Aloha (I guess, but I"m not really feeling it),
So me and my buddies are hauling but down the road, On some mega photo shoot workshop thing, we have like a half a million dollars worth of the most sophisticated camera gear available in the universe in our van, and it's like; crap we haven't done anything all day accept BS about our bad ass gear. Self how did i get hear, this isn't my beautiful location, this isn't my beautiful sunset! This isn't my beautiful foreground element; Christ what have I done! People like orange right? OK that's what I'll do!
If the author is working to take the luminous out of the Luminous landscape and replace it with "f$*k it I'll make something up in post; this example goes along way way in advancing this philosophy.
I can remember once reading an article on this site, and really I could not tell you who wrote it and what it was really trying to tell me about. The subject was somehow connected print making, and how this guy was really good at it. It was the IMAGE that impacted me, a mostly subdued image except that a white fence had caught the light and offered this amazing contrast as it ran perfectly through his composition. Yes there were a bunch of images of what he did in nix, Lightroom, CS3 or whatever, and charts and graphs as he got the image ready to print. As a stand alone unaltered image, it was pretty Great. Getting it ready to print the artist showed us how he wanted to enhance the Luminous element of the fence to ensure that his Impression of what he saw and what the camera was able to capture, worked in balance and to his advantage in the final print. But the essence of what he was able to get on the camera was not altered only enhanced slightly. The impact and guts of the work had very little to do with something manufactured on the computer, and everything to do with light, understanding. experience, intuition, hard work and patience.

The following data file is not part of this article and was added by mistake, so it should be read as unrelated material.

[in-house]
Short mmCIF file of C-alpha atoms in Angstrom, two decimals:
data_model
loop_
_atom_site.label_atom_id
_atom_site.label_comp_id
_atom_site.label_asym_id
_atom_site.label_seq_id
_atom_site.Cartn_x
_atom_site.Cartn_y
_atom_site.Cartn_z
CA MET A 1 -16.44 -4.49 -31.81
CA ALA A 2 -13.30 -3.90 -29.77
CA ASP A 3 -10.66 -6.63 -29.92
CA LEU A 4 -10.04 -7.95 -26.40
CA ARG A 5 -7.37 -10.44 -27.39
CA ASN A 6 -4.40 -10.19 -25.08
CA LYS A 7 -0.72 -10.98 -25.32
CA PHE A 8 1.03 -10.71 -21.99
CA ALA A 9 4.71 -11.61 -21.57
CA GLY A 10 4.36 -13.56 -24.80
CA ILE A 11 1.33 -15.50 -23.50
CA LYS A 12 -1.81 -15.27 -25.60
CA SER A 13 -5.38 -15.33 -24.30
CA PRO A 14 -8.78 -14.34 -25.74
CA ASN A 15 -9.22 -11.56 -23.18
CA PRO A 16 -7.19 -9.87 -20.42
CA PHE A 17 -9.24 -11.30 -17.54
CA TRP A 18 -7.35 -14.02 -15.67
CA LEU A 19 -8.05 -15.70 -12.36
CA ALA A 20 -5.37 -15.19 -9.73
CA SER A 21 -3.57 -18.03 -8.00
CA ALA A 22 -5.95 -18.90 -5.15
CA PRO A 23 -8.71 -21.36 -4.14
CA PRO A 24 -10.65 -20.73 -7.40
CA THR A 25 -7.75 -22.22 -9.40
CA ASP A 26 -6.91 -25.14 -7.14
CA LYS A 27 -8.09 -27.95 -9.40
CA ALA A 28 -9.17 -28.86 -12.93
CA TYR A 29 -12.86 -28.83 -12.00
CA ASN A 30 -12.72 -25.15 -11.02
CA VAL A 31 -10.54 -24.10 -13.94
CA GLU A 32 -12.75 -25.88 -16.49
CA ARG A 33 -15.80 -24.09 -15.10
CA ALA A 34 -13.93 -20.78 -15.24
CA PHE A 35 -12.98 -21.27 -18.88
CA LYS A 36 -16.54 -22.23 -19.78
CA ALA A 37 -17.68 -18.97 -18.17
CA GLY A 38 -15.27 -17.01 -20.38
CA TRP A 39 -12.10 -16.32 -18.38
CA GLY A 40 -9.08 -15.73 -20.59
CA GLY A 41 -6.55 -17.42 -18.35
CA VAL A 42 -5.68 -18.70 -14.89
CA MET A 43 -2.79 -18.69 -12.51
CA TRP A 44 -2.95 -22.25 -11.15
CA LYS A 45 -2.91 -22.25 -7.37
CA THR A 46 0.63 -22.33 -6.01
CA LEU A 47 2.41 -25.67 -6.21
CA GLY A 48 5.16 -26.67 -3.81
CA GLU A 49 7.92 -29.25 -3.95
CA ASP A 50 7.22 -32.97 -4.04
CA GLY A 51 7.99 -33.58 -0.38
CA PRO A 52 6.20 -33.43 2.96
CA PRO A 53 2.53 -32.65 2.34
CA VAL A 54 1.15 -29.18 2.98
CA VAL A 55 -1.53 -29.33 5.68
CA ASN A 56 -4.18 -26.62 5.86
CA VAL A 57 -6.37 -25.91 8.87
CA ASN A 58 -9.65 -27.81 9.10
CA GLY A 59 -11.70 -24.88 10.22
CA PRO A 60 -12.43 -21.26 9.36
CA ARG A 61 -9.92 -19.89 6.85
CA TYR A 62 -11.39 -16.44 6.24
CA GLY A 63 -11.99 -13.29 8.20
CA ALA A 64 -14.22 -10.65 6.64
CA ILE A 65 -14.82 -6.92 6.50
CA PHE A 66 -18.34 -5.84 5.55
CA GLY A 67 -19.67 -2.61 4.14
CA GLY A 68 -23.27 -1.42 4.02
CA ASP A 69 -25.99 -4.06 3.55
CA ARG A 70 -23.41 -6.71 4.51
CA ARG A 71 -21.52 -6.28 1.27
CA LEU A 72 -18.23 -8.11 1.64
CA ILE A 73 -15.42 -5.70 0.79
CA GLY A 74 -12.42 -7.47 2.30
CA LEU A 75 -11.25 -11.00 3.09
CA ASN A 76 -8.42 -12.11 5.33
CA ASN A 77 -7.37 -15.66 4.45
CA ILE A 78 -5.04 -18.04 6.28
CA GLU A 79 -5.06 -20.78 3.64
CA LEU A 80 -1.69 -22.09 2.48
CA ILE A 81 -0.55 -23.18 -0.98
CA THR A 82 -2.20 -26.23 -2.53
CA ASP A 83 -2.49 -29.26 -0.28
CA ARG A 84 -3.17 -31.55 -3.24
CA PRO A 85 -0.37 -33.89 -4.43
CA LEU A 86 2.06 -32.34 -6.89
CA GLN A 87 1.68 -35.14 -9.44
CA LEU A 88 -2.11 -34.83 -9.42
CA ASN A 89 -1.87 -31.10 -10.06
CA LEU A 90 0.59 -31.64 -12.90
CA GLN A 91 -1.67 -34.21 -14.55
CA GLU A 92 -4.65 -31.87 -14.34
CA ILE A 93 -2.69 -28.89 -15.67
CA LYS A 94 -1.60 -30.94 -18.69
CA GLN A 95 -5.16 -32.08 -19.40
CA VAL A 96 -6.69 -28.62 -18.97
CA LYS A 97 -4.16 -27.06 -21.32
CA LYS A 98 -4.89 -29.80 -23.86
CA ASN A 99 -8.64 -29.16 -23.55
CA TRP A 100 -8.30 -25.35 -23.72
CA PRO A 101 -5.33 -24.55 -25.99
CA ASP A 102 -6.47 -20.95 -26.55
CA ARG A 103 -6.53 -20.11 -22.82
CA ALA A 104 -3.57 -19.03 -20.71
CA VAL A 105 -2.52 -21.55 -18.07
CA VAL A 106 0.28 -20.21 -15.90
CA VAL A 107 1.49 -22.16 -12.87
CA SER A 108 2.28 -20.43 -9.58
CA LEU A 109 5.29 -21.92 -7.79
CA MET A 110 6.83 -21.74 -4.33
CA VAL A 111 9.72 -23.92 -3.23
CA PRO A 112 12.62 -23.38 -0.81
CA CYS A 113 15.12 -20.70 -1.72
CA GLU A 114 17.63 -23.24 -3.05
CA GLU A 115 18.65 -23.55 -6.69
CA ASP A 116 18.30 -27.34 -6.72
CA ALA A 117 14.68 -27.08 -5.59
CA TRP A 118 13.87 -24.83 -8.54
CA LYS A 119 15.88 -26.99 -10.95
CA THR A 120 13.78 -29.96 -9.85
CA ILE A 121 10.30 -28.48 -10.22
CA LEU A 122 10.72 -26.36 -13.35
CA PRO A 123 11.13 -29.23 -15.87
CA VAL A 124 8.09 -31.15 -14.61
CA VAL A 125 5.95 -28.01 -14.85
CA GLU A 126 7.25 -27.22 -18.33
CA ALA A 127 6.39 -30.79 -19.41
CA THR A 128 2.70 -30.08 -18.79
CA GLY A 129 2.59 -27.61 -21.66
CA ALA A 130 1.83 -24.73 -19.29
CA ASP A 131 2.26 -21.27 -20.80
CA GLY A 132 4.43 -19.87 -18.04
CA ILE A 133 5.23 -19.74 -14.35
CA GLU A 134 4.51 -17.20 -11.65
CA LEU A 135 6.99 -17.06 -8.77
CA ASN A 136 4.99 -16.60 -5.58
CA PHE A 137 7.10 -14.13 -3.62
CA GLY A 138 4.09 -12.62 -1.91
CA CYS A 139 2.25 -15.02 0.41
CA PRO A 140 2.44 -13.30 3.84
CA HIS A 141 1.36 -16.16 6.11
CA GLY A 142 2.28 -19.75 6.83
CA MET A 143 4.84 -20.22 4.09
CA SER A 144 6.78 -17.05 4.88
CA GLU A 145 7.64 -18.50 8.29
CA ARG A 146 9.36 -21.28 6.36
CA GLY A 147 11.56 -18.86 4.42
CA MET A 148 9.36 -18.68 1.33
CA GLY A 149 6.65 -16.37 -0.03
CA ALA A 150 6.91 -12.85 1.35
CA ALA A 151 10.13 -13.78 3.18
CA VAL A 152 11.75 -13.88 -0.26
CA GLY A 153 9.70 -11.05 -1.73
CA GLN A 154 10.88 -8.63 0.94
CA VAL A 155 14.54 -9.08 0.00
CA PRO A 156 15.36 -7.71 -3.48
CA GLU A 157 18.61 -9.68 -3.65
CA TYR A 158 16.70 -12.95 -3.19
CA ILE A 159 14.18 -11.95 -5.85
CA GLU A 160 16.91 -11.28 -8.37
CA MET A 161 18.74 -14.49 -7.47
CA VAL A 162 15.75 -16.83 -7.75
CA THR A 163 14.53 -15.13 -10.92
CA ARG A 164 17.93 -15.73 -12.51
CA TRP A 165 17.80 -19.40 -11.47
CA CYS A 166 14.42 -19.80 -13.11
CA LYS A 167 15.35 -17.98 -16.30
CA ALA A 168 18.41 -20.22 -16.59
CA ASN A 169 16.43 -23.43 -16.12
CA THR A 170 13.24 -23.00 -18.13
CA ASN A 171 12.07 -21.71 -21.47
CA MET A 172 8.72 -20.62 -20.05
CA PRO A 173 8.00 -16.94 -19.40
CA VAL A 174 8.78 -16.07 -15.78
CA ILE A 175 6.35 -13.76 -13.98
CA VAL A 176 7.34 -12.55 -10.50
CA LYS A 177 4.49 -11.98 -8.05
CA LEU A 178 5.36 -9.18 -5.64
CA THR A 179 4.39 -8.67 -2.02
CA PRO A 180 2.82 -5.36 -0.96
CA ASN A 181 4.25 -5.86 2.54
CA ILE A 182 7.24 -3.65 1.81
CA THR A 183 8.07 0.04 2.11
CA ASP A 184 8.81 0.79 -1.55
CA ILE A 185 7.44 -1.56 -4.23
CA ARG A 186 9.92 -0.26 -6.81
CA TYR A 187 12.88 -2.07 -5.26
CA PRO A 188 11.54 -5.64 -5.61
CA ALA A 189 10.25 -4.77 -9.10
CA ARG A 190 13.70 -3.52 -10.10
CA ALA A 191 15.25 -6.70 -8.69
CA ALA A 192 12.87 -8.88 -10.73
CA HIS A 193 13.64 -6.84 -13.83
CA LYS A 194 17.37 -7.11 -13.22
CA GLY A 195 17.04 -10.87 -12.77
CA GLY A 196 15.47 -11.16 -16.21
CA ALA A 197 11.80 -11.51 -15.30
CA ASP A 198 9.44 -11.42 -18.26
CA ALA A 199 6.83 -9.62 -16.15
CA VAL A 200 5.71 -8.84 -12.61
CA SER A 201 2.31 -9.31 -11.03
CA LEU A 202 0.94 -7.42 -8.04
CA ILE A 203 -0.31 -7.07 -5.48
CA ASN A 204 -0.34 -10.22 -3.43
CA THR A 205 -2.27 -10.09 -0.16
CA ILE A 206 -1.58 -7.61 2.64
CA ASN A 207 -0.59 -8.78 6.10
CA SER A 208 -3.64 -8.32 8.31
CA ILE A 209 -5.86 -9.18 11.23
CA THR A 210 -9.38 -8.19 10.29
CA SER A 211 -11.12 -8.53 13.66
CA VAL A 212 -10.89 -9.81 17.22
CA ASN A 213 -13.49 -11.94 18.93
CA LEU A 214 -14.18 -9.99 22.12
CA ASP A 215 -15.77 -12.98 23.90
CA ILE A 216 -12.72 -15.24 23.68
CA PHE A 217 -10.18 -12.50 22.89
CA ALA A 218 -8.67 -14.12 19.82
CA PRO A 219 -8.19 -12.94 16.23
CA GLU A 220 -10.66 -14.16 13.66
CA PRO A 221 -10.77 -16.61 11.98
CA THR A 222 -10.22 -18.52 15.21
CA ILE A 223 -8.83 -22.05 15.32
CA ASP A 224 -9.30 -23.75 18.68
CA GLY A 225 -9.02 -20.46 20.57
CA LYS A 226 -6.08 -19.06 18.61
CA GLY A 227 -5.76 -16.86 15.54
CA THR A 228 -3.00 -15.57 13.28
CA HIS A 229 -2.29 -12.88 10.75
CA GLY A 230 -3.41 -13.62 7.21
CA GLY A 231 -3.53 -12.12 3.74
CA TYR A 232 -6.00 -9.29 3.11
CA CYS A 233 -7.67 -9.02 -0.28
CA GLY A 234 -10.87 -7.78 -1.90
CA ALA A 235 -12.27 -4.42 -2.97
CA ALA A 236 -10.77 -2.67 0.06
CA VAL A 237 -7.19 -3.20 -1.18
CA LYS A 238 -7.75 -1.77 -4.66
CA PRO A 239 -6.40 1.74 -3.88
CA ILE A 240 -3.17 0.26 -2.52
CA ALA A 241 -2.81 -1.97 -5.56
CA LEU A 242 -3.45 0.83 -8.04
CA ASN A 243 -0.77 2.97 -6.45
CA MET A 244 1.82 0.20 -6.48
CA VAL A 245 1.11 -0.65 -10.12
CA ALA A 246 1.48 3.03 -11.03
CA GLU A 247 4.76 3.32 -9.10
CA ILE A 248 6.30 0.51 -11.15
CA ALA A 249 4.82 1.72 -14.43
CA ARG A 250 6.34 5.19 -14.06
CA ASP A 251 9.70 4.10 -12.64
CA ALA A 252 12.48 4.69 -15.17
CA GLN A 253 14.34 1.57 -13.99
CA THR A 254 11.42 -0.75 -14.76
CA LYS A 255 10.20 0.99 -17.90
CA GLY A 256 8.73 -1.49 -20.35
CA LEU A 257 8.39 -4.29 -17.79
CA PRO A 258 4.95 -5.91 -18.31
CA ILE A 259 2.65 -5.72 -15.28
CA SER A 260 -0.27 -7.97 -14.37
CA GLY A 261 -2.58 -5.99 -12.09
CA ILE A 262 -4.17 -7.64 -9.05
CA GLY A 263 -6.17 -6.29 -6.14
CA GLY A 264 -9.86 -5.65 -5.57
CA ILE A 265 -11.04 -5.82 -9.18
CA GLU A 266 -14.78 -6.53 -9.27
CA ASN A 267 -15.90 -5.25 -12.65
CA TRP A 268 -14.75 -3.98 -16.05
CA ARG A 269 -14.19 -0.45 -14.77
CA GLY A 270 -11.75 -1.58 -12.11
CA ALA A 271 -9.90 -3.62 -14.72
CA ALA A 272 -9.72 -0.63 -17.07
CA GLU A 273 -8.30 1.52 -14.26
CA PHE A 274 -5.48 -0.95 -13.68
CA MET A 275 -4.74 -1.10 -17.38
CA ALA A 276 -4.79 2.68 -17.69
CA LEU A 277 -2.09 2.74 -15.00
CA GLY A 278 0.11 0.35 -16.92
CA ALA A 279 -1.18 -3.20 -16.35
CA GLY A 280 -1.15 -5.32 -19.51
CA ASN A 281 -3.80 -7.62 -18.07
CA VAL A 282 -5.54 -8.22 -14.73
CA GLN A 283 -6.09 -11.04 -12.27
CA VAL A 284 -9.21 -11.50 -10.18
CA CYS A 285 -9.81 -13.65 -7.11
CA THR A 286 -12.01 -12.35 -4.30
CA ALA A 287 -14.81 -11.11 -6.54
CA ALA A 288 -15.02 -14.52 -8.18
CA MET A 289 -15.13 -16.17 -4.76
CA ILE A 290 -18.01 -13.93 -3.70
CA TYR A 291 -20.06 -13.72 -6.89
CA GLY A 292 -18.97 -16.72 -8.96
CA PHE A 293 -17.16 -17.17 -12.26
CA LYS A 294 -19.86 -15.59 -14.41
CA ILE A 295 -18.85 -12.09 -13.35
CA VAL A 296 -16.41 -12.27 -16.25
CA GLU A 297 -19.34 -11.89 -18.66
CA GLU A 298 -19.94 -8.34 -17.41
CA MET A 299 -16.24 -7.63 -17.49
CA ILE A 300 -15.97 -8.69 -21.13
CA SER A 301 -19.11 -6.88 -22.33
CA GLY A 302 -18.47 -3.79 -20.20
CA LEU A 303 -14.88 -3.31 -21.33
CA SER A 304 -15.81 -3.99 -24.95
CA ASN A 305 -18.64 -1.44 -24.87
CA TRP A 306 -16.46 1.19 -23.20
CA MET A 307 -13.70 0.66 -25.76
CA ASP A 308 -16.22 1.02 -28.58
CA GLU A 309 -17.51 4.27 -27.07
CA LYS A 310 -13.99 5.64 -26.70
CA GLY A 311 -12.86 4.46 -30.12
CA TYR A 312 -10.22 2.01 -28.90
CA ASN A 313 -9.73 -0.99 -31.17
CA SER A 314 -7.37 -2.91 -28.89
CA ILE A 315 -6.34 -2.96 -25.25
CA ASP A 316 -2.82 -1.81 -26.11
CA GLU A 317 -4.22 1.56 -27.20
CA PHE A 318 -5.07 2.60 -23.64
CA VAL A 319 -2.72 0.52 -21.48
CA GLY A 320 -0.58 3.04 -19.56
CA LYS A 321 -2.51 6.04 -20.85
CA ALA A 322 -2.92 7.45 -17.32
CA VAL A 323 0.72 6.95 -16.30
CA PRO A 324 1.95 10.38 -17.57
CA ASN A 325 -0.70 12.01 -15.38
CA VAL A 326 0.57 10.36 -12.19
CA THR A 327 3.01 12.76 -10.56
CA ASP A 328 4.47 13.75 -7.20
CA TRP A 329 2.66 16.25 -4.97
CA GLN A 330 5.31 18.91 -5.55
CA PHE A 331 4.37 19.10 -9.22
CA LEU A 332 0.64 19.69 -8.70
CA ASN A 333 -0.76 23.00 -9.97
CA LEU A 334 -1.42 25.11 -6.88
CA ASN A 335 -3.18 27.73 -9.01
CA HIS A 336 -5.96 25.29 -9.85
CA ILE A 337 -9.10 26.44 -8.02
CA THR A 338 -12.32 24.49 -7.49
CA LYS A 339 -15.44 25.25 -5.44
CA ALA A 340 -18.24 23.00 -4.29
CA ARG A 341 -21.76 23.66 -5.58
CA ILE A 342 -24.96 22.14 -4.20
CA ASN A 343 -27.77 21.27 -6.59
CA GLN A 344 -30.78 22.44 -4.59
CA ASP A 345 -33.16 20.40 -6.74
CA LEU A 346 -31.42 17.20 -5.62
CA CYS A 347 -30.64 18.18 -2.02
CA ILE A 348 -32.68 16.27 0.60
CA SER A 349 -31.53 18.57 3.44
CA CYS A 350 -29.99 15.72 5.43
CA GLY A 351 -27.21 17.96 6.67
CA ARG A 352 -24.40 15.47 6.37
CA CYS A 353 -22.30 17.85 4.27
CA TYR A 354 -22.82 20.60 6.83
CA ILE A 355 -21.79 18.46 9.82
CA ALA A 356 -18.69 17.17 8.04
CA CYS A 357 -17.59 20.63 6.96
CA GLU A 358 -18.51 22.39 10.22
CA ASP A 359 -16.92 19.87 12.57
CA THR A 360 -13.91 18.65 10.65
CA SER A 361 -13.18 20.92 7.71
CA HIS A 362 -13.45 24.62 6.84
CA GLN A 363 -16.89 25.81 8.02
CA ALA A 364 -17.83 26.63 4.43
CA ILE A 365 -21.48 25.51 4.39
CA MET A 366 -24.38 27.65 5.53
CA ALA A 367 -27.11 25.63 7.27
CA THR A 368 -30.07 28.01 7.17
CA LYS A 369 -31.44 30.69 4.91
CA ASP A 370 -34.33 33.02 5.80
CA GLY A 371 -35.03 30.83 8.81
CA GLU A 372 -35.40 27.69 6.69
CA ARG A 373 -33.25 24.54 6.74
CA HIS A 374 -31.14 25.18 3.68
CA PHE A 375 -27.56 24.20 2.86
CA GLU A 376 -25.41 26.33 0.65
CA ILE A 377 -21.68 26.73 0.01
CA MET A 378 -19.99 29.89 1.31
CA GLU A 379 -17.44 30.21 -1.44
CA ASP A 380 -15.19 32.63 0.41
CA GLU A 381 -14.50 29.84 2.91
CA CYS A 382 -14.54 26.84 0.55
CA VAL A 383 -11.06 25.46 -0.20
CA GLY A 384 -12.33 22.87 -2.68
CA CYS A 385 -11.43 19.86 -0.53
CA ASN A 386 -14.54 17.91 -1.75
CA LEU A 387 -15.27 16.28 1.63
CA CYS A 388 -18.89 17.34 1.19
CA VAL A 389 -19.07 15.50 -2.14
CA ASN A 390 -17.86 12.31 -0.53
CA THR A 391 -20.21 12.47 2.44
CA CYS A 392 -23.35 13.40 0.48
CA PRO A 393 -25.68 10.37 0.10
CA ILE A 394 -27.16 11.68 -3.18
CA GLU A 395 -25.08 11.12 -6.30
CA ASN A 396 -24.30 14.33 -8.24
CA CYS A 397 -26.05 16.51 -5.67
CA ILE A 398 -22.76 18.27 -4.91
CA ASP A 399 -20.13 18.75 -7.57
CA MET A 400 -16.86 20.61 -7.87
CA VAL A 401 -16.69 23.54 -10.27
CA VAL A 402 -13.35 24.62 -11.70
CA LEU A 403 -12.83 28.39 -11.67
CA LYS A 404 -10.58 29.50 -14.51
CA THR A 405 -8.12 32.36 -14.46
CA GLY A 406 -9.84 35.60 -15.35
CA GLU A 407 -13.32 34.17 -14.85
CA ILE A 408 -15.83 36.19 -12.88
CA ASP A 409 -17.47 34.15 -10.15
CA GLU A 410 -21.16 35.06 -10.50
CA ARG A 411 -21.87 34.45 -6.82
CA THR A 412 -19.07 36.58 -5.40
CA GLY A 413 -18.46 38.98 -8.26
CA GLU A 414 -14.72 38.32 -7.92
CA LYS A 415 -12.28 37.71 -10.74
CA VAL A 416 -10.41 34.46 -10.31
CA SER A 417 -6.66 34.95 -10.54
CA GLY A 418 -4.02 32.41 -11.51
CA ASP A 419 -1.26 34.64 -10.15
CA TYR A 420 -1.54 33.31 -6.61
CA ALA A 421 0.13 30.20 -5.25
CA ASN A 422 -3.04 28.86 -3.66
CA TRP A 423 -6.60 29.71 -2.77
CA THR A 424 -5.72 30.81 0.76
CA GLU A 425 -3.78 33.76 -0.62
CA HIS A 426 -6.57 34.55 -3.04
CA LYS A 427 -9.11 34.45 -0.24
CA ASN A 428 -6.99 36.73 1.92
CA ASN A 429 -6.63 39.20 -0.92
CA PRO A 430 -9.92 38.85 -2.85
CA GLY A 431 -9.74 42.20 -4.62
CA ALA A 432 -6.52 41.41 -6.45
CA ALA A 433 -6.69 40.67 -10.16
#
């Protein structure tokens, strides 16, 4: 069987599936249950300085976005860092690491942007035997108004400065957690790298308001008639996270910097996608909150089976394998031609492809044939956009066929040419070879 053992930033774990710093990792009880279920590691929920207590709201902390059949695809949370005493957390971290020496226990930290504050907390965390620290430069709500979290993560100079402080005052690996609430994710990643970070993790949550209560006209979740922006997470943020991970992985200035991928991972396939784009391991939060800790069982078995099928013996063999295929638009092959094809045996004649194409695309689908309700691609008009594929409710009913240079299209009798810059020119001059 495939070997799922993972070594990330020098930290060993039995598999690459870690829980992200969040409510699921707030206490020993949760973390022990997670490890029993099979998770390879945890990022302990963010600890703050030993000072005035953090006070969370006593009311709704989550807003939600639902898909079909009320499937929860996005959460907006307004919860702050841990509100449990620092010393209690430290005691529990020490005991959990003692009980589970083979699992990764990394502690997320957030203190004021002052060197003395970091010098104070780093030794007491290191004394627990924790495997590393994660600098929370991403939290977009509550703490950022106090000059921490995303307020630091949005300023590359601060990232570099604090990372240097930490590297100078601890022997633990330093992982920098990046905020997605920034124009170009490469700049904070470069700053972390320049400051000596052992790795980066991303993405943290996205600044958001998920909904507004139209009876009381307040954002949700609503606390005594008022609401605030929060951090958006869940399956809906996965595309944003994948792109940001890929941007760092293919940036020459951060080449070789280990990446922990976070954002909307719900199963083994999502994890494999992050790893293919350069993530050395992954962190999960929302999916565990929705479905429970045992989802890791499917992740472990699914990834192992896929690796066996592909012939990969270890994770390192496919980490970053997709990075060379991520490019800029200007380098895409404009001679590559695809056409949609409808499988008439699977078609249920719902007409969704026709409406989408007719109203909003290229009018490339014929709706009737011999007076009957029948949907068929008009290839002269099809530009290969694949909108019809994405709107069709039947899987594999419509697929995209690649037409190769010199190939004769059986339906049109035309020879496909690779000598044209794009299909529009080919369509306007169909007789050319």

The article was an inspiration, not an invitation to meritocracy.
The final image was an idealization, not a fabrication. It was art, it was excellent photography.
I don't have a problem with idealizing something in a photograph, or using whatever means you as an artist feel necessary to create impactful effective work.
Your work is your work, it is what you keep close to your heart, and choose to share as a piece of that.
But please don't tell us that the camera, especially a 50,000 dollar camera system failed you.
One more thing before I finish;
Please stop the using Ansel Adams "the negative is the score, and the print is the symphony" quote as an excuse, metaphorically speaking; to photograph an image of a solo street violinist, and end up making a print from that photograph; that looks like the New york Philharmonic orchestra performing at the Carnegie Hall. In the context of who he was, how he worked and how he felt, this is completely wrong.
My two cents,